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Patients

Imagine delivering a baby at 24 weeks gestation, or three months early. You deliver at the hospital closest to your house or the one that your OB/GYN recommends.  Exploring the quality of care outcomes in that facility are not at the forefront of your mind. Wanting a healthy baby, or even a baby that simply survives, free of life-altering complications, becomes your goal. Quickly after this baby is born, he is whisked away to the neonatal intensive care unit (NICU), and it may be hours or sometimes even days before you see him again. The clinicians in that unit are trying their very best and they are providing excellent care: or are they? How do you know? Without questioning the intent or skill of clinicians, the data show that the quality of NICU care varies from unit to unit, and one complication in particular can vary widely: necrotizing enterocolitis (NEC). For this condition, there is a core of evidence-based prevention interventions that are essential to reduce the risk of contracting NEC. Perhaps most importantly among these tactics is giving baby the mom’s own milk, using a feeding protocol, limiting antibiotic and antacid exposure, and considering strategies for timely recognition. NEC-Zero is a prevention bundle for NEC and our team has made a concerted effort to share it freely so any unit in any location can deliver excellent care to any baby. However, improving quality is a difficult task, and it requires a committed team to implement the best evidence in the NICU.

Ruby and I have got it down pat. A bark at the back door tells me one of two things: "I want to go outside" or "I'm ready to come back in."

But a few months ago, when Ruby – my 65-pound standard poodle -- signaled her wish to come in, the next thing I noticed was how she was holding up her left front foot, while giving me her "Do something!" look.

Standing or walking on that foot was obviously painful, but I found no wound or bite to tell me what was wrong.

As a child and adolescent psychiatrist practicing in person for a number of years, and eventually making the shift to telepsychiatry, I have observed the subtle differences and nuances between the two mediums of care.

In my experience, telepsychiatry can be particularly powerful when working with children and teens. I had one experience with a 15-year-old adolescent who was admitted to the hospital for the fourth time with continued severe abdominal pain that could not be attributed to a medical cause. The hospital staff was puzzled, as the diagnostic tests did not show any signs of ailments and there were no physical afflictions present in the child. Interestingly enough, the teen had already been evaluated by another psychiatrist at the hospital, who was unable to get the teen to “open up.”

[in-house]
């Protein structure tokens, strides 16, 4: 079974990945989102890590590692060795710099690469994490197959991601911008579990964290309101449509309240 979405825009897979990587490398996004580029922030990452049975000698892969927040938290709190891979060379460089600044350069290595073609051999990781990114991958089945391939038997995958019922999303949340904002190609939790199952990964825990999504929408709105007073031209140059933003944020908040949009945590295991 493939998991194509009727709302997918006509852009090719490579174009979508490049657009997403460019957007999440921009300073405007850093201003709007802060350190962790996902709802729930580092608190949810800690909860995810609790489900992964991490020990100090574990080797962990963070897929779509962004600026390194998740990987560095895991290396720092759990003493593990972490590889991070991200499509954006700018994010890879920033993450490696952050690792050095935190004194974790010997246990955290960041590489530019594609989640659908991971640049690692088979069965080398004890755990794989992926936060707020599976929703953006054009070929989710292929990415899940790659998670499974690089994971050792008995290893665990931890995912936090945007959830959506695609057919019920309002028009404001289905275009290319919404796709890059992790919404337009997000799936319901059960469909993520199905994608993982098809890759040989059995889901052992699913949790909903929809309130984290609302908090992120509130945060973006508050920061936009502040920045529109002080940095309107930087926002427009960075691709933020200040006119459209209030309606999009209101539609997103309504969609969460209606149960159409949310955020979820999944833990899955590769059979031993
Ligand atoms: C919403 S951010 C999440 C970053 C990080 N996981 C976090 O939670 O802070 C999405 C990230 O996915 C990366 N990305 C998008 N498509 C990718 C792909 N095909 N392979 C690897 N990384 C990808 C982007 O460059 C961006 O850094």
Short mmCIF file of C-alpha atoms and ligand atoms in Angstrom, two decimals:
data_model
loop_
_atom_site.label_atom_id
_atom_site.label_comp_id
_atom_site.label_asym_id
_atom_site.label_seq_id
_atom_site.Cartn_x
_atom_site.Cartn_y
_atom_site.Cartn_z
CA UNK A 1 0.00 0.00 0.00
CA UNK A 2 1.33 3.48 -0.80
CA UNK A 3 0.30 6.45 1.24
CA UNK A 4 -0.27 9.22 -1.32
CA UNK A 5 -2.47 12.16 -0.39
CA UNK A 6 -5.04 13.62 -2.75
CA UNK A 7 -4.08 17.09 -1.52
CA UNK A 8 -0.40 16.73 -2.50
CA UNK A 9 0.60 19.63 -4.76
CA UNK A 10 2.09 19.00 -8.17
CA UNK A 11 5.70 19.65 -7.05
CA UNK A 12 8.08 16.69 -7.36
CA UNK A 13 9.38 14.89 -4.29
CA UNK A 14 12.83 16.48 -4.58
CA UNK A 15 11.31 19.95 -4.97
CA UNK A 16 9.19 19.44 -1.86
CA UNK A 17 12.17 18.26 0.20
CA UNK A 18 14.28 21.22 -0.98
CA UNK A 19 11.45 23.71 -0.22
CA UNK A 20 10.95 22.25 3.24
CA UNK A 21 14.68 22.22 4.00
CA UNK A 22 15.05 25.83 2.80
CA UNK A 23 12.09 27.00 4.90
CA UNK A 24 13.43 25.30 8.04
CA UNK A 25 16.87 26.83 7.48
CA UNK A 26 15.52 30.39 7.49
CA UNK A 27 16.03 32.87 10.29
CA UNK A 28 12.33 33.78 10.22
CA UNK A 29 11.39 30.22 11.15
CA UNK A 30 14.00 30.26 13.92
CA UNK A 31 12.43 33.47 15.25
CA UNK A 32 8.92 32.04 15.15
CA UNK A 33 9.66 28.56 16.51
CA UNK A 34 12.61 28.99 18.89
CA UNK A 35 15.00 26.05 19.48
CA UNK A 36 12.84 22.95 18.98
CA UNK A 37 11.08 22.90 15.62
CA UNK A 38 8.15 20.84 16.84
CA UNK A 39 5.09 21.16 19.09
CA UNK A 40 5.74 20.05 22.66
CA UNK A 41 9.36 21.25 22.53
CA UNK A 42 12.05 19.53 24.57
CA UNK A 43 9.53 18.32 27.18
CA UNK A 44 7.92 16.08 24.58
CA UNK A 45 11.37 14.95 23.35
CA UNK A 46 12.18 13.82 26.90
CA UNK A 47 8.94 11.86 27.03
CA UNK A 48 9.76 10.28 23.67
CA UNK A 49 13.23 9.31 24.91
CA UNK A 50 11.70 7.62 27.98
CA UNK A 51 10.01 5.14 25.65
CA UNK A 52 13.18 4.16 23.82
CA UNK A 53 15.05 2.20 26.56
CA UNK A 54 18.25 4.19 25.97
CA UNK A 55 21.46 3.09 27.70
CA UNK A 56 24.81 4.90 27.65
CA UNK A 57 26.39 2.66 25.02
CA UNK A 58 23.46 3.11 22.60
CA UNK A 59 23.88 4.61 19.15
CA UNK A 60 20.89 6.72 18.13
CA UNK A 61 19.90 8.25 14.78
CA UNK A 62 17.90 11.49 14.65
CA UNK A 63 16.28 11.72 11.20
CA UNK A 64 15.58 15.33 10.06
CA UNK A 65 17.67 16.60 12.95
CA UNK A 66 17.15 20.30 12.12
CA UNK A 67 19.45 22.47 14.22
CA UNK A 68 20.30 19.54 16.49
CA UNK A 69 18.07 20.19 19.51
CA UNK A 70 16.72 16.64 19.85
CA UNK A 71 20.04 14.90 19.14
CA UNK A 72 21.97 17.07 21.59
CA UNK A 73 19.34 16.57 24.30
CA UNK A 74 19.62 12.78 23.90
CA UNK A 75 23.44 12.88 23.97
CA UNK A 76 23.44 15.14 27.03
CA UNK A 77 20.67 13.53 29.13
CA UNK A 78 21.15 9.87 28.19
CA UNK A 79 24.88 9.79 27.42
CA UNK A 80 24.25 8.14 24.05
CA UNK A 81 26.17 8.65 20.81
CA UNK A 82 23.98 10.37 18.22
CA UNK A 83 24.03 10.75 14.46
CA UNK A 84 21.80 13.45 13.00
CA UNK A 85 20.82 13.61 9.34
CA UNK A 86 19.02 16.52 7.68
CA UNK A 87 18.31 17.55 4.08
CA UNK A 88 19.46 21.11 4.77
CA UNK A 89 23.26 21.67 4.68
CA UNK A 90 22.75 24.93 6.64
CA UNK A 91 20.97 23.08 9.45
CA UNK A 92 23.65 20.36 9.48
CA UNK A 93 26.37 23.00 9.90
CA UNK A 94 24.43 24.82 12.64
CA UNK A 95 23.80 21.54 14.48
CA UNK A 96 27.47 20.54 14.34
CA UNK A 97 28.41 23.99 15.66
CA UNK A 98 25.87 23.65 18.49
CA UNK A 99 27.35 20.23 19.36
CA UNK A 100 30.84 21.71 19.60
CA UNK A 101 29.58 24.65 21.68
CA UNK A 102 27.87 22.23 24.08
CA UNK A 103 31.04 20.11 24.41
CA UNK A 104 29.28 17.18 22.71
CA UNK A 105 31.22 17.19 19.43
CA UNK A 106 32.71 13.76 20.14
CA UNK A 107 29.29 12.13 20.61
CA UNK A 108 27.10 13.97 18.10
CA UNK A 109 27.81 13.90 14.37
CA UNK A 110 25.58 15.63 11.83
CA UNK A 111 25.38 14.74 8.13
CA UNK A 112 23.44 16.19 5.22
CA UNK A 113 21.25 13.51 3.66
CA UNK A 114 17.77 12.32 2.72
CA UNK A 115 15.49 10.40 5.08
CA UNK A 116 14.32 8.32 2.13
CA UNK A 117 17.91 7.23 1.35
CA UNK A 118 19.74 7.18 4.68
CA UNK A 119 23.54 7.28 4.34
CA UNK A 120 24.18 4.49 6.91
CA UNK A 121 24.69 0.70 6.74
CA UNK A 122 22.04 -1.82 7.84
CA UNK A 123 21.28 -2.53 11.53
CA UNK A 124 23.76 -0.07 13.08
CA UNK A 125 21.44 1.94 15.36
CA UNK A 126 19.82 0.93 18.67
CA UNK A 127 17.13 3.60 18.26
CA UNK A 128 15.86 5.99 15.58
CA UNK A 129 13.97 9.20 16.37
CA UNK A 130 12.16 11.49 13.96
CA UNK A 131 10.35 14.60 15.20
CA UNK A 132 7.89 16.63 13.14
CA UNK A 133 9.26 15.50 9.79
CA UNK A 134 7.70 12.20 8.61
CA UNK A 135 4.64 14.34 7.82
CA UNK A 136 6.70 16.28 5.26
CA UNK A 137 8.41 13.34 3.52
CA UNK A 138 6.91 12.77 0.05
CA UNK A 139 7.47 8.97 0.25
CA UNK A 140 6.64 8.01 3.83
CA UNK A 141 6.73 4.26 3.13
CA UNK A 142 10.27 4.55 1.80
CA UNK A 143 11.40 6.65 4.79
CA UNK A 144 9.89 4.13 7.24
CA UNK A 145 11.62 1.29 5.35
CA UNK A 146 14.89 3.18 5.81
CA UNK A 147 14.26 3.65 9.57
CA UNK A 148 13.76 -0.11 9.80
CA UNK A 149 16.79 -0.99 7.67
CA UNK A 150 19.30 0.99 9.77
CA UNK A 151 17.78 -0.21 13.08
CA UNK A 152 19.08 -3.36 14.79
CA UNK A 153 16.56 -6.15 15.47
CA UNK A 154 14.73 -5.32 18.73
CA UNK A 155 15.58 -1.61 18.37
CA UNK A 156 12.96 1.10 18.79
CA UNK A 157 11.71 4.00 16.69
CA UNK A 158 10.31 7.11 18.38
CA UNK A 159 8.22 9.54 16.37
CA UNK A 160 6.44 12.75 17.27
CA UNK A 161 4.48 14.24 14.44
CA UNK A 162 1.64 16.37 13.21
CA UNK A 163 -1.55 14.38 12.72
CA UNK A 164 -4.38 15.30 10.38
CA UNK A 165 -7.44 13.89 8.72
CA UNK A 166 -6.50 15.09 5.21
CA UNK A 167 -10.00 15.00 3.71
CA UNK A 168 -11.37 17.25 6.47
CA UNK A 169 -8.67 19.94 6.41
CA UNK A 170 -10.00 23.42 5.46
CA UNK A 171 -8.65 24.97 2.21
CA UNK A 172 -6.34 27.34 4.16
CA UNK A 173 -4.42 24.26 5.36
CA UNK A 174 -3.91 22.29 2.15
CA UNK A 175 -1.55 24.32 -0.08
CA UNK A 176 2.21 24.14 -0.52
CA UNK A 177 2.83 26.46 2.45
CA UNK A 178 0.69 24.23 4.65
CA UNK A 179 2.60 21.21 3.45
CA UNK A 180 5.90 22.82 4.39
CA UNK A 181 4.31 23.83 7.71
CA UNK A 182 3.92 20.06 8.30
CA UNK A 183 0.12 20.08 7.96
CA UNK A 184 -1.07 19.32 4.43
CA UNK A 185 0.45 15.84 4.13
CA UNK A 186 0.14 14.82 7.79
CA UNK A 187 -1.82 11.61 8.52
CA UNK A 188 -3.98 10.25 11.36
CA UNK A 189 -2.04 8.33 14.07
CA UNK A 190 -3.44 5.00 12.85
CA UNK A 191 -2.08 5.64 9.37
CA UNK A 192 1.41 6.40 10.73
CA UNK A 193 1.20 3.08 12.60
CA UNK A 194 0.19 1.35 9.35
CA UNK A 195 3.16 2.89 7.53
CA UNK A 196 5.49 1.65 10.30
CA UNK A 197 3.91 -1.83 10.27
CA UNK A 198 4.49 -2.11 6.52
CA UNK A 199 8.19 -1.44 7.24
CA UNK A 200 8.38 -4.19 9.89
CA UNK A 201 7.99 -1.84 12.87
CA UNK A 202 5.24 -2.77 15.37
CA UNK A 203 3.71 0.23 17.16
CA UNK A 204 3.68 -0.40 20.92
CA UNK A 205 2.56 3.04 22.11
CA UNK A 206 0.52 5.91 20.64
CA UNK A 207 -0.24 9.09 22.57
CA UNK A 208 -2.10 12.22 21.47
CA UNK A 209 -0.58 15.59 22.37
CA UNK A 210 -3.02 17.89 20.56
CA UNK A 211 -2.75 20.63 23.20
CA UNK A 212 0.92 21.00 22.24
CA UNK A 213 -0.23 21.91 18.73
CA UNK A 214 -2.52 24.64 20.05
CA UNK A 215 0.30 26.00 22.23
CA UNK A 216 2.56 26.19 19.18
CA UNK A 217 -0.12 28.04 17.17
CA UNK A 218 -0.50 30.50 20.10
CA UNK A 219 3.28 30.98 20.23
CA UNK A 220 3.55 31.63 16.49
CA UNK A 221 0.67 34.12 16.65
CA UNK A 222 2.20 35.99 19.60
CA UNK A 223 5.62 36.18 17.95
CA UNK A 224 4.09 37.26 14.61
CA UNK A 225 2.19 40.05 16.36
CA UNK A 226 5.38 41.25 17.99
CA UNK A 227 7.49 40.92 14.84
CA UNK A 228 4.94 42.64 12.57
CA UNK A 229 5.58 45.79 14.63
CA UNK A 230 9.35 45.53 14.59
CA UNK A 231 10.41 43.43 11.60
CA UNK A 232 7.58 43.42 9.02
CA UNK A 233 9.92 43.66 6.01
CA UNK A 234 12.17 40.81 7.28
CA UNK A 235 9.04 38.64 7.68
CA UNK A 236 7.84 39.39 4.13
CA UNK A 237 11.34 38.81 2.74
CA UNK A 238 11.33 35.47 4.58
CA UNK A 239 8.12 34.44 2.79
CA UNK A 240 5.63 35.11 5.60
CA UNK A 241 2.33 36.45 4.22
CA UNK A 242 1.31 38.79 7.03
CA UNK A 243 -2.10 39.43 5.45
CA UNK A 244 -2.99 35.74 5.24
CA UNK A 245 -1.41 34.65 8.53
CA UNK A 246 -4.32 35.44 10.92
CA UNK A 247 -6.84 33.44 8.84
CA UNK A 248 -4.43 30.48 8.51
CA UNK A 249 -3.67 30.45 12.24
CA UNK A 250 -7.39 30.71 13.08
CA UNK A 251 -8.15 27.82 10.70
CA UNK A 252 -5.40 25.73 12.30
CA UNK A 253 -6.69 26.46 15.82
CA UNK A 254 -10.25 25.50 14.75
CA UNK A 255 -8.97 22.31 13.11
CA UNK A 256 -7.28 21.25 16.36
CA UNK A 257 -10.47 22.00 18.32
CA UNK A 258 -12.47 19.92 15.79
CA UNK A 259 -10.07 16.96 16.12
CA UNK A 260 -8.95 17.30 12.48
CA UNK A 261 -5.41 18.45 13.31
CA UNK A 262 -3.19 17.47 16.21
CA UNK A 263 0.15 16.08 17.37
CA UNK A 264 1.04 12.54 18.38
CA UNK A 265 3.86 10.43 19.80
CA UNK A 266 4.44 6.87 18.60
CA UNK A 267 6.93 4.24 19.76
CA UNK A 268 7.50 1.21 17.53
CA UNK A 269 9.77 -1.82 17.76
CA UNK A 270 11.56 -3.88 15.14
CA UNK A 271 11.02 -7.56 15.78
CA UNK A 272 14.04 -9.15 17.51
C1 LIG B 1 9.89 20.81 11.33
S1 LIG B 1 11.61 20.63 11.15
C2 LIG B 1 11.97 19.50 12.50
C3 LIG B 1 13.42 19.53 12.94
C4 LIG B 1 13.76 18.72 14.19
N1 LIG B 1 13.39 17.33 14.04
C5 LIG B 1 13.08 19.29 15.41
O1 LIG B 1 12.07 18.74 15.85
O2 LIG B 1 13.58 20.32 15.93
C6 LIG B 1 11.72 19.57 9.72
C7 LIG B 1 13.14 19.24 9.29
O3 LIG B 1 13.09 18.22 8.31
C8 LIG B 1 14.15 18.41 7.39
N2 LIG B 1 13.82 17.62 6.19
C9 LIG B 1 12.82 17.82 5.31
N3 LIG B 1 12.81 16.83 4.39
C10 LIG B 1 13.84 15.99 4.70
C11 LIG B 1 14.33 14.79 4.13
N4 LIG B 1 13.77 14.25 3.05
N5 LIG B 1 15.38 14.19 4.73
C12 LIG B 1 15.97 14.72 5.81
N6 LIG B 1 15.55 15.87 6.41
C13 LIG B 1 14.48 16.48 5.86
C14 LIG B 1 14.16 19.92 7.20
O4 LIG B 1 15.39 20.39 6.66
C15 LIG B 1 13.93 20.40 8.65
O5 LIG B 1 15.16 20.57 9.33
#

The care continuum increasingly relies on the skilled nursing facility to extend patient care beyond the acute care facility before the patient is sent home.  The hospitals are under pressure to treat only the most acute conditions and then move the patient to facilities with lower costs of care.  Accordingly, skilled nursing facilities are accepting patients who are frailer and more complicated.  “Between 2005 and 2009, the percentage of Medicare SNF patients with eight or more co-mobidities increased from 74.8 to 86.9 percent..”  And, the “proportion of patients in SNFs categorized as having major or extreme severity of illness increased from about 45 percent in 2005 to 53 percent in 2009.”

Shubh Kaur, MD

When endocrinologist Shubh Kaur, MD, was first approached to consider telehealth visits with patients in the Douglas and Safford areas, she was immediately intrigued. 

It seemed an appropriate solution for patients whose zip codes made it difficult to get specialty care without a lengthy drive. 

But she was also new to the technology. “I had an open mind about what the interaction would be like, but I was very interested in the question of patient experience, and whether it would be effective in building relationships.” 

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